Burundi took 18 people suspected of involvement in a failed coup against President Pierre Nkurunziza to the high court, relatives of some of the accused said on Sunday.
Earlier, about 100 demonstrators took to the streets of Bujumbura to protest Mr. Nkurunziza’s decision to seek a third term, defying the president’s call for an end to the weeks-long protests.
Burundi was plunged into deep crisis after Mr. Nkurunziza announced he was running for another five-year term, with clashes between police and protesters stirring memories of an ethnically-driven civil war that ended a decade ago.
“A lot of us citizens do not want the constitution to be violated as he is not allowed to lead for the third term. We will demonstrate until he steps down,’’ Nduwimana Belamie, one of the protesters, said.
According to the opponents, Mr. Nkurunziza’s decision violates the constitution and the Arusha deal to end the war that pitted rebel groups of the majority Hutu population, including one led by Mr. Nkurunziza.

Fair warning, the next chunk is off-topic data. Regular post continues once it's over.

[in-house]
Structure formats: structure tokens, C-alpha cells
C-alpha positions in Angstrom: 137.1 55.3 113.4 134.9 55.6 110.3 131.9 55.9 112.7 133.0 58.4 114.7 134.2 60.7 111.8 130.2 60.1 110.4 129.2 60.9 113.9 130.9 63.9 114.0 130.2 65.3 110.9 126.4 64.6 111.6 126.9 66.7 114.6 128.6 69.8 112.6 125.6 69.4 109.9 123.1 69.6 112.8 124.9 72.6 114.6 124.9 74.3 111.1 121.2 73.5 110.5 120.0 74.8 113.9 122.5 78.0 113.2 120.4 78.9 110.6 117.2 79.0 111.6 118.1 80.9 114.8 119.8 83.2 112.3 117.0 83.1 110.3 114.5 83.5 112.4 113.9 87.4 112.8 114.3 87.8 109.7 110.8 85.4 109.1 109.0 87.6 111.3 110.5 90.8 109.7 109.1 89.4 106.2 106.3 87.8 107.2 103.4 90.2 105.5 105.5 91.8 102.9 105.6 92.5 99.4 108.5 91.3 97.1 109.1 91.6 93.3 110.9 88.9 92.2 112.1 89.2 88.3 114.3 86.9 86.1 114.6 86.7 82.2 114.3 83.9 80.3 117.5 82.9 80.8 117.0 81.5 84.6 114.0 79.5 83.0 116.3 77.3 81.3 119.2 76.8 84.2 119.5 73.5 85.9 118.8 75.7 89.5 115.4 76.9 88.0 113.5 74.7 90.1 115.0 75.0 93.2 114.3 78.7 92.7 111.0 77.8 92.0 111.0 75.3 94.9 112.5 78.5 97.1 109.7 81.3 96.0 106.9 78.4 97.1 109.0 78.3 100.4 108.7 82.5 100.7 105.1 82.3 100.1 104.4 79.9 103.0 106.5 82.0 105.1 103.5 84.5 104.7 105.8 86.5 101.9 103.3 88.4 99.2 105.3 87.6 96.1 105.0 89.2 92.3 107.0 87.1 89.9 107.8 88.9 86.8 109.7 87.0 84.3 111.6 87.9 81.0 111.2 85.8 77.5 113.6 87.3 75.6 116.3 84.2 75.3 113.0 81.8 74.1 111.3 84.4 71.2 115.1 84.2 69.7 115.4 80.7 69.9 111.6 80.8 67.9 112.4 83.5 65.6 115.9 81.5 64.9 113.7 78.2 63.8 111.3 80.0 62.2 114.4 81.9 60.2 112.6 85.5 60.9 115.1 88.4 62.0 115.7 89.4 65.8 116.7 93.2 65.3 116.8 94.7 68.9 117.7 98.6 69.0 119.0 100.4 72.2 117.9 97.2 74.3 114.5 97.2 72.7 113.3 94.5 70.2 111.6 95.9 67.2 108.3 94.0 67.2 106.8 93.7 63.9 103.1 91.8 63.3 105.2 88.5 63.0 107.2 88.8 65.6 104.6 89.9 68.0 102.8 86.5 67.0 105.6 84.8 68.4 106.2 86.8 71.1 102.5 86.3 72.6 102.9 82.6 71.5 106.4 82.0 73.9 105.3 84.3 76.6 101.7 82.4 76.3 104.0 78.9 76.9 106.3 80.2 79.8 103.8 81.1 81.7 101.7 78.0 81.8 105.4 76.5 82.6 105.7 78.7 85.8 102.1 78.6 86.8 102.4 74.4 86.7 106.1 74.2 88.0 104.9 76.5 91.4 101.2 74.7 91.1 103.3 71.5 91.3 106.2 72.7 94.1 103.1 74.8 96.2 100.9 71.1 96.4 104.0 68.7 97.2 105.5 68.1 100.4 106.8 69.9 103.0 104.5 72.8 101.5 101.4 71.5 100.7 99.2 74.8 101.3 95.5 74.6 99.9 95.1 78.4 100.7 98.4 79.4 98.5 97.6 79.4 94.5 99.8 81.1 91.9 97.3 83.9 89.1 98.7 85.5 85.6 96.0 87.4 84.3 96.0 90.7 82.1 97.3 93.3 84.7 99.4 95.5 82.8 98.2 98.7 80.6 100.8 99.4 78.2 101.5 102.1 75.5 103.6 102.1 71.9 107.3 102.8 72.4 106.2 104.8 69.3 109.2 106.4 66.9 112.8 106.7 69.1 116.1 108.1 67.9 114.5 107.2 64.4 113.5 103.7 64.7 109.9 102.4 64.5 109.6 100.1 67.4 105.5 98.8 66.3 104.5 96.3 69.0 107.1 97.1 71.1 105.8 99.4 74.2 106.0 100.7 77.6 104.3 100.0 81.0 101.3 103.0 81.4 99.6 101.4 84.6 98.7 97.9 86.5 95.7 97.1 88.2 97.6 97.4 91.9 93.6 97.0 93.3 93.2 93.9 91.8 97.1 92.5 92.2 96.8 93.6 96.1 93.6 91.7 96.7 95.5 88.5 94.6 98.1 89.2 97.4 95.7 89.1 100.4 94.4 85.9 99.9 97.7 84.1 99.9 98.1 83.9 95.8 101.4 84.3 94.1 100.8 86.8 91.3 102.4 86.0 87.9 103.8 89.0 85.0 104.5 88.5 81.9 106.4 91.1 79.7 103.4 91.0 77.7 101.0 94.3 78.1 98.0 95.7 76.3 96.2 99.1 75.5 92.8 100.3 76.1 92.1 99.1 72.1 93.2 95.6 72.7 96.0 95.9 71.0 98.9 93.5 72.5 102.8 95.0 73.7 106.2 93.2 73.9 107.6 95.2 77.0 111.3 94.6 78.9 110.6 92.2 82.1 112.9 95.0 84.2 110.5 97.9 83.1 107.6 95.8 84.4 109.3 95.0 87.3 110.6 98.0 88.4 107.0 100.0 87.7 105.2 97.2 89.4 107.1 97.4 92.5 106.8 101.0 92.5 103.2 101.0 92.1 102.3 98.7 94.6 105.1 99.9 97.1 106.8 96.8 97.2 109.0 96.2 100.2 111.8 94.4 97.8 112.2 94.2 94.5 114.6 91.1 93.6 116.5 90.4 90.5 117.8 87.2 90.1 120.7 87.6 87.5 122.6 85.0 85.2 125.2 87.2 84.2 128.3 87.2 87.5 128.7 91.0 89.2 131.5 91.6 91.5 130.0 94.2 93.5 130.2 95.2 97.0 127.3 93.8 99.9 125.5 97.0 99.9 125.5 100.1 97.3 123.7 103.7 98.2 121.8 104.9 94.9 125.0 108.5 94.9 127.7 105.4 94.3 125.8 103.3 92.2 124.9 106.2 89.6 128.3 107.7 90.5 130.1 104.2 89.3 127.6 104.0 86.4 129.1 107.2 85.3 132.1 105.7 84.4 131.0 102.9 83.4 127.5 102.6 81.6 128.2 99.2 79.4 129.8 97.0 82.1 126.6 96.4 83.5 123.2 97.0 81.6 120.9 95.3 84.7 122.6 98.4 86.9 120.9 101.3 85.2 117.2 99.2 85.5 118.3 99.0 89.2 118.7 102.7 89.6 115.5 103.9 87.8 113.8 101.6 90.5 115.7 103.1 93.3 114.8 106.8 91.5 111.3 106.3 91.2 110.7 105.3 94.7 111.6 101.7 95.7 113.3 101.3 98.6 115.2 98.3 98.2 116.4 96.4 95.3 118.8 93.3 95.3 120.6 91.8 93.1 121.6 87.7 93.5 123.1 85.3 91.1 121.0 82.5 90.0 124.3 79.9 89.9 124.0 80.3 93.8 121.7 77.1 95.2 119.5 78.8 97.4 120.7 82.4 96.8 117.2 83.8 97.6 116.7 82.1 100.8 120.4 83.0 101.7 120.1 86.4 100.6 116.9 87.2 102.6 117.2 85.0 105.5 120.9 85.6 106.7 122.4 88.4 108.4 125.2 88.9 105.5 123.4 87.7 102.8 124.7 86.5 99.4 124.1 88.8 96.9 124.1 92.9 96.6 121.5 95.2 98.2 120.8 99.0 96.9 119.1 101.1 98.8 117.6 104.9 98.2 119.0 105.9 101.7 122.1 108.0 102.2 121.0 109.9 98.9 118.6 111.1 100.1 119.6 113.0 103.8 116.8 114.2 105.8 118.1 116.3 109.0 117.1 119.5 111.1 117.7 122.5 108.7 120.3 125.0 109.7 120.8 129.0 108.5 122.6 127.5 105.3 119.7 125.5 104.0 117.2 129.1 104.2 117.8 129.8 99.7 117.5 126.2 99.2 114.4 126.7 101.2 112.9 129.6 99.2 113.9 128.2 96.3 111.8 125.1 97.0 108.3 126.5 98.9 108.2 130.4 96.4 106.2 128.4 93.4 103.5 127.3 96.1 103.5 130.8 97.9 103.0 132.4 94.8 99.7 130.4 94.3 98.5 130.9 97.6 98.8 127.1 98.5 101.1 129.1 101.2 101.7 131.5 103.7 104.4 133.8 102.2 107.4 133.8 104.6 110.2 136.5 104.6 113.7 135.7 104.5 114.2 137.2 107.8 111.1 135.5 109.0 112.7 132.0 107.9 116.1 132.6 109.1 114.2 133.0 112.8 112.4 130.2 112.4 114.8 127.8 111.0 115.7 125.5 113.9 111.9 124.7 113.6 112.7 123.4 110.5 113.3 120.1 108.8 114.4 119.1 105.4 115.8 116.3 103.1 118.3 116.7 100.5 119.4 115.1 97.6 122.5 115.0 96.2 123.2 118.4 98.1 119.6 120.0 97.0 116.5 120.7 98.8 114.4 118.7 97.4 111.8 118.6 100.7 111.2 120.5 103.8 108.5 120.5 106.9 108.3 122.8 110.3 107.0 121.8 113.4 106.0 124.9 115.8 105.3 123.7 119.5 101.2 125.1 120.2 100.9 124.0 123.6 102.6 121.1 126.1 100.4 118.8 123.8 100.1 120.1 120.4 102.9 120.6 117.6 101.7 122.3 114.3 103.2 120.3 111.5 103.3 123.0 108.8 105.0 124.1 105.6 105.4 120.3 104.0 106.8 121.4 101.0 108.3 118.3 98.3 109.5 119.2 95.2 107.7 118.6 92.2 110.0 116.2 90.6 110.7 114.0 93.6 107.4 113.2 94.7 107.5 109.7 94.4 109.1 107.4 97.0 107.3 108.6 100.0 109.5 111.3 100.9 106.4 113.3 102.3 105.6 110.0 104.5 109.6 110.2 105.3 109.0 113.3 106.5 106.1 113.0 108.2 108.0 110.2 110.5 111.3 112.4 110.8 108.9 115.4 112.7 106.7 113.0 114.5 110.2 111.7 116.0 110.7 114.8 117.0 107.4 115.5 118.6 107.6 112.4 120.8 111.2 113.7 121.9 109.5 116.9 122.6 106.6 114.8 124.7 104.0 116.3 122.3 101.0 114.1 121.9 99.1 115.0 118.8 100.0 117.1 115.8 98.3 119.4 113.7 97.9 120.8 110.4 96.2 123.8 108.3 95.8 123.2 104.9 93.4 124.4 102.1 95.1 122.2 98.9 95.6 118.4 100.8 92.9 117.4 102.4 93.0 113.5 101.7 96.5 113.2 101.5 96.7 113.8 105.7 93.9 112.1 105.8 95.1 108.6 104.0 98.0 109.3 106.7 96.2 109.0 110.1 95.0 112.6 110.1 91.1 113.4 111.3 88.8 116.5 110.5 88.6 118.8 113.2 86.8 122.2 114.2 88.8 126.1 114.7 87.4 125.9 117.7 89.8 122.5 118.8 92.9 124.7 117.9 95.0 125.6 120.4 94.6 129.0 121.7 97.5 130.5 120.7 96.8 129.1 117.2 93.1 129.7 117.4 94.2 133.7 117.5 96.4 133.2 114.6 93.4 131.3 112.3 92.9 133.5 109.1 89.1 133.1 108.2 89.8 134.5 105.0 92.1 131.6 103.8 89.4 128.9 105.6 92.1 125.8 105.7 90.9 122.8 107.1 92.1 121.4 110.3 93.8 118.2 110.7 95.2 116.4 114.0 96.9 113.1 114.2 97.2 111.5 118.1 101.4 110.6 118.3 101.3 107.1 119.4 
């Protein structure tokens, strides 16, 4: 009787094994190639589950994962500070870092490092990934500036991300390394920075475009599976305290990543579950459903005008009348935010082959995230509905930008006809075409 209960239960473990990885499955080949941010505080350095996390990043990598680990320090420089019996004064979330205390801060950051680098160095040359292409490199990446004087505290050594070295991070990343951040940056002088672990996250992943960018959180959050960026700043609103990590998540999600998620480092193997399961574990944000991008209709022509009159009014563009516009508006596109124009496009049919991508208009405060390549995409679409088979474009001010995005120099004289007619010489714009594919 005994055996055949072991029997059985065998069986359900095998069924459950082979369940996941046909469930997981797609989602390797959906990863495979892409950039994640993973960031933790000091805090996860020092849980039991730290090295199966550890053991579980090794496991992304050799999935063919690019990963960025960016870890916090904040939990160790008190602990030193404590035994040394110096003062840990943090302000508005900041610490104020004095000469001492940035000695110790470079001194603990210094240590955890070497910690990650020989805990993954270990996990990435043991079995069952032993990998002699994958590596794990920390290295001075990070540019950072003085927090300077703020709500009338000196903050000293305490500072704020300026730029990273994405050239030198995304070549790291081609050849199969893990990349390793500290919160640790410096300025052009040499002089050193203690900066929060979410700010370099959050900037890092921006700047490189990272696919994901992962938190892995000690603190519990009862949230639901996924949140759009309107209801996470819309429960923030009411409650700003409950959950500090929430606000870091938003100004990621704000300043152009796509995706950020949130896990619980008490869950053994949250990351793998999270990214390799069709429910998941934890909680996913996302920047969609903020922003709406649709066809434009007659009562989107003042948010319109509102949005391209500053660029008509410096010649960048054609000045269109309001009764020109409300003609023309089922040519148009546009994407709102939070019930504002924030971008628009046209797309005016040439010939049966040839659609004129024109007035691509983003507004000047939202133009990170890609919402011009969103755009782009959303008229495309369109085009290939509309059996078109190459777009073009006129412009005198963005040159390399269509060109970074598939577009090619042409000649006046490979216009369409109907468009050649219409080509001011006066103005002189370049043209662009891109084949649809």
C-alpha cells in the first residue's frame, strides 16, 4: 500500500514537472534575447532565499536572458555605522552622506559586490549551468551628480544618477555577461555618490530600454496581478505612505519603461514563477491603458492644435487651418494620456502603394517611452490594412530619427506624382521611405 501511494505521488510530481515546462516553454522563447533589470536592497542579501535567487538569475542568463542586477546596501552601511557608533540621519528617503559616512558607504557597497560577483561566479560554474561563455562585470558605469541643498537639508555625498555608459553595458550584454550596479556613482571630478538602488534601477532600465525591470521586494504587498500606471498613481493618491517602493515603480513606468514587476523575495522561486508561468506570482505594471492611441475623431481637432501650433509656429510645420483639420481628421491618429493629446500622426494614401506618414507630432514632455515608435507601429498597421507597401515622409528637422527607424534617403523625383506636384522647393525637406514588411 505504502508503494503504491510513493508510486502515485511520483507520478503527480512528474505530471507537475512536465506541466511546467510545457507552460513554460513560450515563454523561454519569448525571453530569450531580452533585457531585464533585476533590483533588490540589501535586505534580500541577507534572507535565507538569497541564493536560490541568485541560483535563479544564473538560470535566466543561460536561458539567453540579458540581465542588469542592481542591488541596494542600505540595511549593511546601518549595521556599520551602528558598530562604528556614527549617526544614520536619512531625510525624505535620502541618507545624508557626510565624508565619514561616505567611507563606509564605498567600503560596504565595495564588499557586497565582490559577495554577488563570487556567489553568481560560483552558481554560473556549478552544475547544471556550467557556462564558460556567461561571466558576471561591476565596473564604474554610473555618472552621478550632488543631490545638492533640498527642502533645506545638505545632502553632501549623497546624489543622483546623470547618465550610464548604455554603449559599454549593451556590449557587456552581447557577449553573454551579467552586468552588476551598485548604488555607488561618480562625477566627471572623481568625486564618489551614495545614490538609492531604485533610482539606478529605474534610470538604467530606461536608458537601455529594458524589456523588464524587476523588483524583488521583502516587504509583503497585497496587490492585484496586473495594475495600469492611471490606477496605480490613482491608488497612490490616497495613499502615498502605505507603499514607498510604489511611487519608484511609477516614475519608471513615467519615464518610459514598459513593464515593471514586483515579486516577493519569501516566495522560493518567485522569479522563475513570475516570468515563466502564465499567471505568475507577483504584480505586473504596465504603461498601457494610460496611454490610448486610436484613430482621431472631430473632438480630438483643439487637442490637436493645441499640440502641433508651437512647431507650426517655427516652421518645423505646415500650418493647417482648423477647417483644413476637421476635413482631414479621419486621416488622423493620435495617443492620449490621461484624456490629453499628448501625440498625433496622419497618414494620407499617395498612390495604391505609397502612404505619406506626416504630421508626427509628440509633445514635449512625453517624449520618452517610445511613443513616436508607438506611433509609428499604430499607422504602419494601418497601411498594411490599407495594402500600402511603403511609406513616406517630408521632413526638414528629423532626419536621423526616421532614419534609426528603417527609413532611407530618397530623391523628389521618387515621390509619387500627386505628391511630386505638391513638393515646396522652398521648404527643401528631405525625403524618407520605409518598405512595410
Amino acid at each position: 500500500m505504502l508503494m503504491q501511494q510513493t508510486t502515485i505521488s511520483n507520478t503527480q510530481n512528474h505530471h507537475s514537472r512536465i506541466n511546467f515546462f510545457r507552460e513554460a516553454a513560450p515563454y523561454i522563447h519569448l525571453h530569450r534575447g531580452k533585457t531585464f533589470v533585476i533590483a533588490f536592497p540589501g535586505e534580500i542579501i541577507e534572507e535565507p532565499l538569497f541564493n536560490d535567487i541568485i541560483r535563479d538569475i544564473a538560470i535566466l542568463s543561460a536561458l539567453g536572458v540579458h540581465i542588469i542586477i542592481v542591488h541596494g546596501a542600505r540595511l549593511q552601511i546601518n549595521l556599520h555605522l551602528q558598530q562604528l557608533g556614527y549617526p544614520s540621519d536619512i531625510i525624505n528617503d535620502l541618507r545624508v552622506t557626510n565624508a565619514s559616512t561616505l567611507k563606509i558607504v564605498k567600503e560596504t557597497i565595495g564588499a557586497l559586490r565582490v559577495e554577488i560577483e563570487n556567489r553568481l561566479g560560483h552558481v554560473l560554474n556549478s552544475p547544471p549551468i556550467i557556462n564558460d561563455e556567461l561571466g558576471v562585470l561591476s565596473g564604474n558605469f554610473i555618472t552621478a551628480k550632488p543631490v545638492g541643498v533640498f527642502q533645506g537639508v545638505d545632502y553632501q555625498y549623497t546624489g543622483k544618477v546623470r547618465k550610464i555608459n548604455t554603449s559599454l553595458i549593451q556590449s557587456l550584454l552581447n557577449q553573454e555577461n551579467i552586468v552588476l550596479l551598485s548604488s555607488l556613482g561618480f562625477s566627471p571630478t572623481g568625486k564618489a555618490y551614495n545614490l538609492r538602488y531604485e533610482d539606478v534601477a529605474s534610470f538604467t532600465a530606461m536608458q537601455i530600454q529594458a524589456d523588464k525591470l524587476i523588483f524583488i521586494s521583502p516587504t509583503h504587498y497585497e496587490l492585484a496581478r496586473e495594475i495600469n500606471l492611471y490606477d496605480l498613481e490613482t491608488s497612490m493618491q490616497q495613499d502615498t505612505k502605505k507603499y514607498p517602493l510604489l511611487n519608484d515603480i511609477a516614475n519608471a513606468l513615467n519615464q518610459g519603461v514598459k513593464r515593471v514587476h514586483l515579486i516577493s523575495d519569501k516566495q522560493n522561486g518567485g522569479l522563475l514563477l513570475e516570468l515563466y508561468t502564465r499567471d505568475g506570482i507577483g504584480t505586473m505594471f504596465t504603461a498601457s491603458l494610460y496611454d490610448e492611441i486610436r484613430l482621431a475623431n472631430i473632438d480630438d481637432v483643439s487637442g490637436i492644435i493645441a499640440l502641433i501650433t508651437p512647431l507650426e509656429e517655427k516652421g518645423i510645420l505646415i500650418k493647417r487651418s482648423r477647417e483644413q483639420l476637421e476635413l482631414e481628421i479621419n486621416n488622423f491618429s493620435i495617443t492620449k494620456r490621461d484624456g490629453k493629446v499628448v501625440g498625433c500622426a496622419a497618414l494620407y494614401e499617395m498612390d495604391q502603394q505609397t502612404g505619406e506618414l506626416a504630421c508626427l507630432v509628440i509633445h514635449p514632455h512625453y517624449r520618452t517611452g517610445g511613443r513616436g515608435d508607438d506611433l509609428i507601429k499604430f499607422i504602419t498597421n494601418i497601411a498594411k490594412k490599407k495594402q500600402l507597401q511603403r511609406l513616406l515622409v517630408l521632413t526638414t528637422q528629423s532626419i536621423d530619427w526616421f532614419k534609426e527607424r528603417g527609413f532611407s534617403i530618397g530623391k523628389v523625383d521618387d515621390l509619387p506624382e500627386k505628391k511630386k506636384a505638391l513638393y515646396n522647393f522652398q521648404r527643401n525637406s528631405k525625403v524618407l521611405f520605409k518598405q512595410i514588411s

However, the army had been mixed and had absorbed rival factions, but the coup attempt exposed divisions.
The fate of General Godefroid Niyombare, who had announced the president’s ouster on Wednesday, was still not clear on Saturday.
The loyalist troops calmed the streets of the capital on Friday following clashes between the two factions.
Speaking on condition of anonymity due to fears of reprisals, family members of two of the 18 men taken to court told journalists the suspects had raw wounds on their bodies. One of them added one of them had lost hearing in one of his ears due to a beating in the cells.
Report says one of the men, identified by onlookers as Juvenal Niyungeko, a senior officer, was escorted into the court without shoes and restrained by handcuffs.
However, it was not immediately clear what charges they were facing.
Christella Harerimana, a lawyer representing three of the suspects, said one of her clients had been walking barefoot since he was arrested.
Harerimana added that her client had been held in a house rather than a police cell, contrary to legal requirements.
“They have violated their human rights,’’ Harerimana said, adding it was not clear what would happen next to the men.
The president’s spokesman declined to comment on the claims of abuse when contacted by journalist.
Residents of Bujumbura said they were planning to come out in large numbers on Monday to protest against Mr. Nkurunziza’s decision to seek a third term.
More than 105,000 people have already fled to neighbouring countries, including to Rwanda, with the same ethnic mix as Burundi.